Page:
Here's a step-by-step walk through of the illustration I put together for Emerald City Comicon's Monsters & Dames art book coming out in March.
The initial concept I had in mind was a huge lumbering creature protecting a child. Starting with swooping sketched out shapes I started doodling, looking for forms and silhouette that would look interesting and give the impression of size that I wanted.
Once those larger forms started to take shape as something with a massive upper body and ape-like arms, I quickly defined them a bit more with some rough contour shapes to get a sense of the perspective for the piece. All this was done in Photoshop on my Cintiq, but it could just as easily have been pencil and paper.
Starting a new layer, I went in with a darker blue and made some decisions about forms, trying to nail down the general anatomy of the creature and to get a sense of proportion. I like where it's going, so I threw in some really rough light and shadow to help me visualize it more solidly.
There's an intimacy in this stage that I still really like. The girl's expression is more comforting and I think it's actually bit more emotional than the final version.
Gathering some reference material of monsters and taking a bit of a break, I came back to the piece and decided to do another sketch over, adjusted the stance and making it even larger. I wanted the creature to look bigger and more menacing. The creature's skull is now more bestial and its eyes are more inhuman.
The girl's proportion changes too and now I'm visualizing something Egyptian for her outfit and jewelery.
This is the final line art scanned in. At first I was thinking of inking this digitally, but the whim struck me to go back to traditional for the line art, so I penciled this out on Bienfang Rag Marker Paper (which I really like using because it's nearly see though but has more substance than tracing paper). Most of it's done with an F pencil, though added the thicker outline with a B.
After it's scanned in I use Image> Adjustments> Levels in Photoshop to darken up the line art and push the paper base tone to white.
Here are the Colour Flats. These are the tones I start with, kept on their own layer so I can easily select certain portions of the illustration and isolate them for colour adjustments later on. It also lets me see what the base colours are before any rendering so I can decide if it's all working well together.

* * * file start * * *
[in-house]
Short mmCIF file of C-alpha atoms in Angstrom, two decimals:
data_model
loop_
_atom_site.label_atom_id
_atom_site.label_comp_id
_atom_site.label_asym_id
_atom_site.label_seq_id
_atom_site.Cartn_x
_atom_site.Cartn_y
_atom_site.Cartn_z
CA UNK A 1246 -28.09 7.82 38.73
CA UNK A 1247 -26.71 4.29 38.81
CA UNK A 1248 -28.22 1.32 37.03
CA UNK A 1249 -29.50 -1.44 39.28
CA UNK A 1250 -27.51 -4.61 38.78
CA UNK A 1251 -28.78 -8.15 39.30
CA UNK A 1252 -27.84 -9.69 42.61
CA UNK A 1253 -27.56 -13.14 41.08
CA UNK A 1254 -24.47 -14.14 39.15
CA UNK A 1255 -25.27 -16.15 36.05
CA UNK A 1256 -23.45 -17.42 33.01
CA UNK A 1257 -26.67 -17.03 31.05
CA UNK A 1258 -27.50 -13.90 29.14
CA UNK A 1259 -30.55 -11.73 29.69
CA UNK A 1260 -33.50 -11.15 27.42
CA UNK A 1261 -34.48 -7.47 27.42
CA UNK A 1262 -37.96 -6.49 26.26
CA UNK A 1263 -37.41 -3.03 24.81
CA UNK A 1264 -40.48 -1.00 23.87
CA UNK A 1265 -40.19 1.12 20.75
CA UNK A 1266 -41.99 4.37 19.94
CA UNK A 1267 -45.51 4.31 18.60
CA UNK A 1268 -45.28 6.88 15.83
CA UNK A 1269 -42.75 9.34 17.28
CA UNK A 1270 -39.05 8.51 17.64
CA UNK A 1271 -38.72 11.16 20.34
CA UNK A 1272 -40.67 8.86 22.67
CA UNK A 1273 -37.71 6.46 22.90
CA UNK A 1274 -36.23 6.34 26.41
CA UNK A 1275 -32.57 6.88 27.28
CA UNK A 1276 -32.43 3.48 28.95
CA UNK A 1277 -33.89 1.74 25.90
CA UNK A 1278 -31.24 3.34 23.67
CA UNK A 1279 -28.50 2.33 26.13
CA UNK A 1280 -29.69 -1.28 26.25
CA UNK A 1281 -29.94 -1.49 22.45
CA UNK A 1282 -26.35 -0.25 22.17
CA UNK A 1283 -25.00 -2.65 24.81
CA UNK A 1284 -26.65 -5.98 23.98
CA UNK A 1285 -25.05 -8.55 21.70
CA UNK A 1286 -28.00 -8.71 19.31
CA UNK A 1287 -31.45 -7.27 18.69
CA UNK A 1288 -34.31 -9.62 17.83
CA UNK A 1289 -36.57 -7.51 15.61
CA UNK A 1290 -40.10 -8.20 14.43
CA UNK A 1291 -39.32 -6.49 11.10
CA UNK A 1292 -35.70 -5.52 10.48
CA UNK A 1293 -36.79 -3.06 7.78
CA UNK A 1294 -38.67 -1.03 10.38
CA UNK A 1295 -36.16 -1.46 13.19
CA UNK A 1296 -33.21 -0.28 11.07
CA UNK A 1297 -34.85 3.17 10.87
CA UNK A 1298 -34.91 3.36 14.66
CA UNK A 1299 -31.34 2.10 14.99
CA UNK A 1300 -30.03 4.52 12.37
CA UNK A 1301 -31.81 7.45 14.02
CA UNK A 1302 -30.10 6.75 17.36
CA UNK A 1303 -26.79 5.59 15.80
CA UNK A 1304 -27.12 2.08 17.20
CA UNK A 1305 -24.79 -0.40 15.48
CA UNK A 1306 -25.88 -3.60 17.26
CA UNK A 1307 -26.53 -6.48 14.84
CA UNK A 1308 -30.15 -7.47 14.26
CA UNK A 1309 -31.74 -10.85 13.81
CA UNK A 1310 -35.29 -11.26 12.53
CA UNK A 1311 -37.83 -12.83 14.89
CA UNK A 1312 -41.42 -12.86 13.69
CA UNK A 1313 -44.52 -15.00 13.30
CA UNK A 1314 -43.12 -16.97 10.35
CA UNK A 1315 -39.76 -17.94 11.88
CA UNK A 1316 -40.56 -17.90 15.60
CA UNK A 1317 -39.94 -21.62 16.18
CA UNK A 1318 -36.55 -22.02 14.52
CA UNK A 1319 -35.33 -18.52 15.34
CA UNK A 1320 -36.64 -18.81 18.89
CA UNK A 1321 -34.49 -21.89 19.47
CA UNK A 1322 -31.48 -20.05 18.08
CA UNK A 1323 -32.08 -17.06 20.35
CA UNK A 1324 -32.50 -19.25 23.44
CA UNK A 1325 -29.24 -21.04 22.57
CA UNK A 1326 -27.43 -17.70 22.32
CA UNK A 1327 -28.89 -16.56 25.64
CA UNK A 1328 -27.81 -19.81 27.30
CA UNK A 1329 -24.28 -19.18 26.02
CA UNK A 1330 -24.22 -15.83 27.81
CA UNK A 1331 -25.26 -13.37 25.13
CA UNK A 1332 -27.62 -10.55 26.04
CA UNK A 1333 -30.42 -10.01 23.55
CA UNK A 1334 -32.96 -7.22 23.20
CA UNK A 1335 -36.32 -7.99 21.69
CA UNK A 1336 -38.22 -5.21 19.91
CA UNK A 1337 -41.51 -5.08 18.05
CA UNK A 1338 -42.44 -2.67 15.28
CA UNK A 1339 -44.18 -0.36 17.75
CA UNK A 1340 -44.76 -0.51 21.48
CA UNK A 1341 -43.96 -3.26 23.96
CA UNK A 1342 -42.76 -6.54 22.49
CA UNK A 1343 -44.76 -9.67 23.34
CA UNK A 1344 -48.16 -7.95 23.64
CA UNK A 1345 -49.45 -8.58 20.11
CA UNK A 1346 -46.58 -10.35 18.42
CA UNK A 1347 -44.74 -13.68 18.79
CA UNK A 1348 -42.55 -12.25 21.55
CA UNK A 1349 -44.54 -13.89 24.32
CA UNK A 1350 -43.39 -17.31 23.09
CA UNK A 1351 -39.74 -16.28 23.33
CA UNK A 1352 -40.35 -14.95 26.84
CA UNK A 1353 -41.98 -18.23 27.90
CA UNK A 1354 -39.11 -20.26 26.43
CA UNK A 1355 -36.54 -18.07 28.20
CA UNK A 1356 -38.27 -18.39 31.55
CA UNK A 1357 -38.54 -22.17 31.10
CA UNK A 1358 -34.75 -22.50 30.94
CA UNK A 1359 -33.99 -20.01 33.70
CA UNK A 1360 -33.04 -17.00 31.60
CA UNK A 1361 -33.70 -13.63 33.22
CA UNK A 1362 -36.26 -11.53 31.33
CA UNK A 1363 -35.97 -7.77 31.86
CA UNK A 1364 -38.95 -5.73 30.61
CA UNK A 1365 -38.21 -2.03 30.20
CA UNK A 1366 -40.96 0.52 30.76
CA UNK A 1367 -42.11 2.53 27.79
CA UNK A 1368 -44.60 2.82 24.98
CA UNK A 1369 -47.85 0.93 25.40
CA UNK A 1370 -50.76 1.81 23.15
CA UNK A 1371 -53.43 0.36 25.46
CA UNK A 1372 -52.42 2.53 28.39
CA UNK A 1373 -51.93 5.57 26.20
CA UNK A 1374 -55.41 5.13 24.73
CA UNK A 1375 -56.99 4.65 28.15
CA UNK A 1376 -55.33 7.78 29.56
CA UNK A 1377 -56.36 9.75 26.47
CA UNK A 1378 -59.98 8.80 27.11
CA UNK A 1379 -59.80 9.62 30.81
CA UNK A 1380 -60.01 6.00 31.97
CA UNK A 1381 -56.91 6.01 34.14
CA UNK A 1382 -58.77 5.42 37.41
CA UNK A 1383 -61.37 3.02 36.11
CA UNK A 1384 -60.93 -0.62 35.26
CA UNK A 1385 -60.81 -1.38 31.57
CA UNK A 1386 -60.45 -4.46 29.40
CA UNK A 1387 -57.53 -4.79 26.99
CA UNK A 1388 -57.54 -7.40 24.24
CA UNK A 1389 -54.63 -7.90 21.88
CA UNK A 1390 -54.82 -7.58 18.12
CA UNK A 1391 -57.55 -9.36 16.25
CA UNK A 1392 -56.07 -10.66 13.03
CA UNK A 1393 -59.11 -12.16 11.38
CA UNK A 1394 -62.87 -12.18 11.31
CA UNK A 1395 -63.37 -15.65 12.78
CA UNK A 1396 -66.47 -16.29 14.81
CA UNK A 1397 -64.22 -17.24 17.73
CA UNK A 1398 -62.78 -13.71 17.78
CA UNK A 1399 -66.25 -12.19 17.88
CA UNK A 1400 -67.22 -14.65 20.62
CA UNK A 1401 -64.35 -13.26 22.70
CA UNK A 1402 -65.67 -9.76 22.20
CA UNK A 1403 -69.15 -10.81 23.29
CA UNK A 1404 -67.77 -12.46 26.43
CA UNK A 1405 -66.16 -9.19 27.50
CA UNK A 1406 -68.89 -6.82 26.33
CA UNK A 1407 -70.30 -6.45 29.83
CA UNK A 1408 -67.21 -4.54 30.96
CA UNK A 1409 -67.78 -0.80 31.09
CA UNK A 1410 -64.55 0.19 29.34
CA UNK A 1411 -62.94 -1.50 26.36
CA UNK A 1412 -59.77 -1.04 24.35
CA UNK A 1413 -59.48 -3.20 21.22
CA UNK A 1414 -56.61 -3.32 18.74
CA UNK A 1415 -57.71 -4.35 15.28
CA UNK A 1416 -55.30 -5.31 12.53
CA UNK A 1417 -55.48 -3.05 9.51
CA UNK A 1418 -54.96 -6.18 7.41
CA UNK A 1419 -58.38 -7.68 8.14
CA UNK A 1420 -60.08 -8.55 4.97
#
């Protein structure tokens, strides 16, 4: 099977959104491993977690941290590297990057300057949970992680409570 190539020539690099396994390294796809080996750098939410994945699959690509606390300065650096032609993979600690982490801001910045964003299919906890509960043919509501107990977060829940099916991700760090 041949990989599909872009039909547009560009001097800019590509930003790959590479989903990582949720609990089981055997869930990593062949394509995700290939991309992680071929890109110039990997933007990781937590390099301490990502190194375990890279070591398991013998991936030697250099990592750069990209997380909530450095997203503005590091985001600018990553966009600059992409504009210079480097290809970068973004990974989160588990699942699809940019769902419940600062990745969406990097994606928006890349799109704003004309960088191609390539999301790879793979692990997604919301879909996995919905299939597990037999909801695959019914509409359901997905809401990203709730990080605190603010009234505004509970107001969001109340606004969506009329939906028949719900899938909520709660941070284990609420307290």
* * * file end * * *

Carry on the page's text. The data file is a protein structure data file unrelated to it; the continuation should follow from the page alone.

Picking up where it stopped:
The first rendering step is adding the main shadows and deciding the direction of light. I opt for light coming from the upper right and then imagine it striking down on the figure.
Which parts are facing the light?
Which parts are facing away from light?
Which parts overlap to create shadows as they block another area from light?
As I put down each shadow that stuff becomes more clear.
Now I do the opposite with the highlights, isolating anatomy that's facing the light and enhancing those with a lighter colour. I also add in a blue/purple bounce light on the left side to help bring out some extra details in the shadow areas.
I soften the look of the black line art by colouring some of those lines to give it a bit of an animation cel feel. This also helps to pop out the hair detail by the monster's face. The horns were looking pretty bland so I add a dark to light gradient transition of colour. It's starting to come together.
The last chunk involves a lot of finicky stuff - enhancing the contrast and saturation, adding smaller details to the skin, pushing highlights on the horns and jewelry and adding a blue-purple haze to the base of the piece to enhance the feeling of size and make it look more creepy.
Rendering light and shadow can be confusing with complex shapes, but in reality the formula for light in this piece is pretty straight forward:
All surfaces of the creature facing 'up' get the highlight tone.
All surfaces of the creature facing 'right' get the base tone.
All surfaces of the creature facing 'left' or 'down' get the shadow tone.
Then the whole piece gets an extra blue-purple base light kick.
Here's the final again, with minor tweaks and background/text added:
I hope you found this walk through of the process useful.